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H.R. McMaster: Trump national security strategy to be based on ‘principled realism’

H.R. McMaster: Trump national security strategy to be based on ‘principled realism’
What exactly is an illegal nuclear attack order?
What exactly is an illegal nuclear attack order?

‘PRINCIPLED REALISM’ UNDERGIRDS NEW NSS: The Trump administration is about to roll out its National Security Strategy, a formal document months in the making that is intended to flesh out the practical aspects behind Trump’s bumper sticker of “America first.” At the Reagan National Security Forum over the weekend, national security adviser Lt. Gen. H.R. McMaster said the strategy would help America regain its “strategic confidence,” and compared today’s threat environment to the world President Ronald Reagan faced when produced the first such formal strategy in 1987.

“The Soviet Union appeared to be on the rise and America, it seemed, was in decline,” McMaster told the gathering. “President Reagan ushered in a dramatic rethinking of America’s role in the world and a dramatic renewal of American confidence. … Today as we approach the unveiling of the Trump administration’s national security strategy, we are at a similar crossroads,” he said, in remarked quoted by the Pentagon’s internal news service.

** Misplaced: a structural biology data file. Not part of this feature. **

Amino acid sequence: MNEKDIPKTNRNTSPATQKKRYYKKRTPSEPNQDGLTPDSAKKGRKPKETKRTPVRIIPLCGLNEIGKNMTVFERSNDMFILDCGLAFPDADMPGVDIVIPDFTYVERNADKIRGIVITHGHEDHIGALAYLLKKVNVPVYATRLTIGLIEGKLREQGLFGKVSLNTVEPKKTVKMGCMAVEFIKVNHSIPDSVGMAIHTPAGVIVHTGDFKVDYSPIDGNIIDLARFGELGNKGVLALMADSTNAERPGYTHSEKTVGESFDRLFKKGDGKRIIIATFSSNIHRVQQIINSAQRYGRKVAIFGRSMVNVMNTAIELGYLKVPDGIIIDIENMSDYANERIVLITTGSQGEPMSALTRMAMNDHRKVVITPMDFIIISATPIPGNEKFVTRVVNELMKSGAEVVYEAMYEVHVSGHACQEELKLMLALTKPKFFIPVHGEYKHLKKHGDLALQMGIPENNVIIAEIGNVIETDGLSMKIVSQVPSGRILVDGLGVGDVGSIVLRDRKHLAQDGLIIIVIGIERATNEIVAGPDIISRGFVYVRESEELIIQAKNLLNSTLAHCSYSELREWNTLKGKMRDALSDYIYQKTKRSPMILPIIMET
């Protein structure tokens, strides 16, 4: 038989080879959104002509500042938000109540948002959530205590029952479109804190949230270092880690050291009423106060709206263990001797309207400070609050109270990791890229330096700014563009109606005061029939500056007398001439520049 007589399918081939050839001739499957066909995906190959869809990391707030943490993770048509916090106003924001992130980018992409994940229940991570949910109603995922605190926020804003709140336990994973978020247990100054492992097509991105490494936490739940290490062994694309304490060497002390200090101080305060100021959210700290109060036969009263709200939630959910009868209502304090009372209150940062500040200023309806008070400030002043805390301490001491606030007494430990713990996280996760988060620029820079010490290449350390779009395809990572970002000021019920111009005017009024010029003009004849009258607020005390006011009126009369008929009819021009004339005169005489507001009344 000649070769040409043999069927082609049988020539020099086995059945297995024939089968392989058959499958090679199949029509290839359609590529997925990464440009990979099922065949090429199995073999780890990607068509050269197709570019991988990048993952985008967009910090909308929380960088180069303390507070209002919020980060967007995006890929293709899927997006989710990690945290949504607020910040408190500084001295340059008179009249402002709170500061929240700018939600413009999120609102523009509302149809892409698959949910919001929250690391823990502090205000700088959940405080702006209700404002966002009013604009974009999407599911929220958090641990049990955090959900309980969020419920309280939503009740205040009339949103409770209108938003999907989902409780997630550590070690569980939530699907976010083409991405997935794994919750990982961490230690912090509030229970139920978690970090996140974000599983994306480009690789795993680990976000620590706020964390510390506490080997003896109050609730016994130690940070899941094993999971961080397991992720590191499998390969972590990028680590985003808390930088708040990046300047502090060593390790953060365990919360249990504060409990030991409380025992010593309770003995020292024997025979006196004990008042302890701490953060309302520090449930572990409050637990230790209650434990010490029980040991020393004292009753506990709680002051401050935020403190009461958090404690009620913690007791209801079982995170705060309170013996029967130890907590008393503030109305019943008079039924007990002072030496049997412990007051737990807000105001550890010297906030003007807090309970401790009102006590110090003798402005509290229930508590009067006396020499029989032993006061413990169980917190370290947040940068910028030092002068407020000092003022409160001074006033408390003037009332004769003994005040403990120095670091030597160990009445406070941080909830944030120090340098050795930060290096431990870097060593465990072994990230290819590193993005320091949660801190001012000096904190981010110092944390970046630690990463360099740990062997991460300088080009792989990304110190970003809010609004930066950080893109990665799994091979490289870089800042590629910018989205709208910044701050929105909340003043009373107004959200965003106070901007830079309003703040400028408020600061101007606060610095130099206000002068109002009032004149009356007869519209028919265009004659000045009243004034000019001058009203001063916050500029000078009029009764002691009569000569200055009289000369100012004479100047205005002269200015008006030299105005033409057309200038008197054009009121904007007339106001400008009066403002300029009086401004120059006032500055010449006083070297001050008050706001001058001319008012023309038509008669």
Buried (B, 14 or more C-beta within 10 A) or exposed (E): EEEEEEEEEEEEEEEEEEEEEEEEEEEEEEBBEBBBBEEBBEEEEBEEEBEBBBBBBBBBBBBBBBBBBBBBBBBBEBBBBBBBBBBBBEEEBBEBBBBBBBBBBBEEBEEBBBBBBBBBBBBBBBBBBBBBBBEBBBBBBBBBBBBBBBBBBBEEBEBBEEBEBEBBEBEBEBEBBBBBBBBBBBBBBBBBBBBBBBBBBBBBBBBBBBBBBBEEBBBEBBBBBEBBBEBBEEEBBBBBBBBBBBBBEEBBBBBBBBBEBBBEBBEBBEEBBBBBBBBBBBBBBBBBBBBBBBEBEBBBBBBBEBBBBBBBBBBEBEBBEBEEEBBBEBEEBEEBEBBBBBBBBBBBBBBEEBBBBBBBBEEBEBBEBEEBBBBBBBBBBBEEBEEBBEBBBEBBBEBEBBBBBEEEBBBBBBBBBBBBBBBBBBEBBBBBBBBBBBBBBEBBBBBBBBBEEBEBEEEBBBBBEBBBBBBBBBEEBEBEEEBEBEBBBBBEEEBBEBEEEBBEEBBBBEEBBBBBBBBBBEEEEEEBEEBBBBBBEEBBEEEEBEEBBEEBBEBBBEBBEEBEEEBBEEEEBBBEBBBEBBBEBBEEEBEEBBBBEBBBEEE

“These national security challenges also require a dramatic rethinking of American foreign policy from previous decades,” McMaster said. The strategy will be based on “principled realism,” and “will focus on protecting our homeland, advancing American prosperity, preserving peace through strength … and finally enhancing American influence.”